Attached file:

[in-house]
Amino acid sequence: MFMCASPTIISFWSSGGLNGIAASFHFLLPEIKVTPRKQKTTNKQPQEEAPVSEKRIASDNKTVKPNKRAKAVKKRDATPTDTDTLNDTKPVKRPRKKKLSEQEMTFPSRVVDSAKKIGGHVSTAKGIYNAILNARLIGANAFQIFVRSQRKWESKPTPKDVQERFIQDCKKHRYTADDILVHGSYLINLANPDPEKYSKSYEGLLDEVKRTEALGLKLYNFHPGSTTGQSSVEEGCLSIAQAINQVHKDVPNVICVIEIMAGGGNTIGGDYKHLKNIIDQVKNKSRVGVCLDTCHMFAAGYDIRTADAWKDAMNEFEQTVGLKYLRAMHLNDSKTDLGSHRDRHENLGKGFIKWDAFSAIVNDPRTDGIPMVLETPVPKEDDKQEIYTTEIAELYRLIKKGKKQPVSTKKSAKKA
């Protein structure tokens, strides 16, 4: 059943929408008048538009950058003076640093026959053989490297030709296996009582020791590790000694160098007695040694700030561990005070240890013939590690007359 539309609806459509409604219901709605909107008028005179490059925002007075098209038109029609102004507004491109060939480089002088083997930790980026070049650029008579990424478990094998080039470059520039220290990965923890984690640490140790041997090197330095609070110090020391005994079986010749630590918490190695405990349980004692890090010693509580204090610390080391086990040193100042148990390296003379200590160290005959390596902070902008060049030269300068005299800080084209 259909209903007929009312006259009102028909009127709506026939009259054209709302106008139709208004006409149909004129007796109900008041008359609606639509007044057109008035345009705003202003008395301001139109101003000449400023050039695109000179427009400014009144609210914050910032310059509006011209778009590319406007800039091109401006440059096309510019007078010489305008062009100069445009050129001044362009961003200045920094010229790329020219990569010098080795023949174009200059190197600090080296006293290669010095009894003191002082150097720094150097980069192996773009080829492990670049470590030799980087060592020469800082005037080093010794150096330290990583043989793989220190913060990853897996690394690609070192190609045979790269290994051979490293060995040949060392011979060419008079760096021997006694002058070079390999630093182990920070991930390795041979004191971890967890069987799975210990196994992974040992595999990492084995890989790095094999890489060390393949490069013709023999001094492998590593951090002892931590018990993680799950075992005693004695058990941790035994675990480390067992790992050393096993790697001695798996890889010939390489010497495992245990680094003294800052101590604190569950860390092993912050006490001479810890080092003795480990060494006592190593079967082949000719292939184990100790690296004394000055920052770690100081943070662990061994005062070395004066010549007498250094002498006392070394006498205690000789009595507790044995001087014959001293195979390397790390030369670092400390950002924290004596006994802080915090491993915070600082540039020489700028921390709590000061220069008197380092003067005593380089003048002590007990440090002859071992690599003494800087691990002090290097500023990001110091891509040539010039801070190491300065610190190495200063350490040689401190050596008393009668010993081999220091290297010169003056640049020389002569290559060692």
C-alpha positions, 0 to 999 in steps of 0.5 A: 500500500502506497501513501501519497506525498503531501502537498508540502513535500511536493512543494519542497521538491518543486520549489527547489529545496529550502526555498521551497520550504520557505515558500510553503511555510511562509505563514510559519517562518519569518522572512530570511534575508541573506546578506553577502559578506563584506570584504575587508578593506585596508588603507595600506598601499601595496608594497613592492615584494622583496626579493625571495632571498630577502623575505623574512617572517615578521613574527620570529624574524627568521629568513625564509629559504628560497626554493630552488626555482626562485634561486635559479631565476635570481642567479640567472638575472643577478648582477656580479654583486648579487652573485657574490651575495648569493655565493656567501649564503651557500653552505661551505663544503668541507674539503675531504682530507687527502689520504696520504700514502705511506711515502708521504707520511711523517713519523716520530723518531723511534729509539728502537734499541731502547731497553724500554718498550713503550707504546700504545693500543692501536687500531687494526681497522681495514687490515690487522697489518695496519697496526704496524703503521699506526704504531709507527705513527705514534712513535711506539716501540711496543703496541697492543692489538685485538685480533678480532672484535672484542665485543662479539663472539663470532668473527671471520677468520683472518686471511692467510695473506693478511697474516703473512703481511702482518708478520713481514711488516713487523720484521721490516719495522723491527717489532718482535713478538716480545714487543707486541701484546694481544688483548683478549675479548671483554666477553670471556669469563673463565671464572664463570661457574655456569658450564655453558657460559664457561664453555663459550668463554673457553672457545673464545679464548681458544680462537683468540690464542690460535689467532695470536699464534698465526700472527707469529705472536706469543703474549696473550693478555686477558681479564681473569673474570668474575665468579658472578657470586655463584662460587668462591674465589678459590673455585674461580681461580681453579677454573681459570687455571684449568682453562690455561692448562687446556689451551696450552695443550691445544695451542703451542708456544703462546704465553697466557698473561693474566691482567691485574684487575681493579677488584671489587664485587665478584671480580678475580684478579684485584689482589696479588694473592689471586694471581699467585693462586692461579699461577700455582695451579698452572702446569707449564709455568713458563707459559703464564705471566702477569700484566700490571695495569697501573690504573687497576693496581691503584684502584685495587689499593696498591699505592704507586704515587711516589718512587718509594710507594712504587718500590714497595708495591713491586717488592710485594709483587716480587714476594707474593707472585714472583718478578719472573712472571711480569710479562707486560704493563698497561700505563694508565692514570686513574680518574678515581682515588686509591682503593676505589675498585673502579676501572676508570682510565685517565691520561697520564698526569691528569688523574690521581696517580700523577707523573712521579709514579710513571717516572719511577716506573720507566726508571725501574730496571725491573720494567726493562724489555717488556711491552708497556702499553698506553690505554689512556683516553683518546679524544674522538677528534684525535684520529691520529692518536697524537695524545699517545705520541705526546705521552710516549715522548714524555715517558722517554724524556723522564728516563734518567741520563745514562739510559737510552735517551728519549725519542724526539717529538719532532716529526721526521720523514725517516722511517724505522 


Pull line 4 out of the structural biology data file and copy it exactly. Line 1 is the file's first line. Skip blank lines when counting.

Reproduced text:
C-alpha positions, 0 to 999 in steps of 0.5 A: 500500500502506497501513501501519497506525498503531501502537498508540502513535500511536493512543494519542497521538491518543486520549489527547489529545496529550502526555498521551497520550504520557505515558500510553503511555510511562509505563514510559519517562518519569518522572512530570511534575508541573506546578506553577502559578506563584506570584504575587508578593506585596508588603507595600506598601499601595496608594497613592492615584494622583496626579493625571495632571498630577502623575505623574512617572517615578521613574527620570529624574524627568521629568513625564509629559504628560497626554493630552488626555482626562485634561486635559479631565476635570481642567479640567472638575472643577478648582477656580479654583486648579487652573485657574490651575495648569493655565493656567501649564503651557500653552505661551505663544503668541507674539503675531504682530507687527502689520504696520504700514502705511506711515502708521504707520511711523517713519523716520530723518531723511534729509539728502537734499541731502547731497553724500554718498550713503550707504546700504545693500543692501536687500531687494526681497522681495514687490515690487522697489518695496519697496526704496524703503521699506526704504531709507527705513527705514534712513535711506539716501540711496543703496541697492543692489538685485538685480533678480532672484535672484542665485543662479539663472539663470532668473527671471520677468520683472518686471511692467510695473506693478511697474516703473512703481511702482518708478520713481514711488516713487523720484521721490516719495522723491527717489532718482535713478538716480545714487543707486541701484546694481544688483548683478549675479548671483554666477553670471556669469563673463565671464572664463570661457574655456569658450564655453558657460559664457561664453555663459550668463554673457553672457545673464545679464548681458544680462537683468540690464542690460535689467532695470536699464534698465526700472527707469529705472536706469543703474549696473550693478555686477558681479564681473569673474570668474575665468579658472578657470586655463584662460587668462591674465589678459590673455585674461580681461580681453579677454573681459570687455571684449568682453562690455561692448562687446556689451551696450552695443550691445544695451542703451542708456544703462546704465553697466557698473561693474566691482567691485574684487575681493579677488584671489587664485587665478584671480580678475580684478579684485584689482589696479588694473592689471586694471581699467585693462586692461579699461577700455582695451579698452572702446569707449564709455568713458563707459559703464564705471566702477569700484566700490571695495569697501573690504573687497576693496581691503584684502584685495587689499593696498591699505592704507586704515587711516589718512587718509594710507594712504587718500590714497595708495591713491586717488592710485594709483587716480587714476594707474593707472585714472583718478578719472573712472571711480569710479562707486560704493563698497561700505563694508565692514570686513574680518574678515581682515588686509591682503593676505589675498585673502579676501572676508570682510565685517565691520561697520564698526569691528569688523574690521581696517580700523577707523573712521579709514579710513571717516572719511577716506573720507566726508571725501574730496571725491573720494567726493562724489555717488556711491552708497556702499553698506553690505554689512556683516553683518546679524544674522538677528534684525535684520529691520529692518536697524537695524545699517545705520541705526546705521552710516549715522548714524555715517558722517554724524556723522564728516563734518567741520563745514562739510559737510552735517551728519549725519542724526539717529538719532532716529526721526521720523514725517516722511517724505522 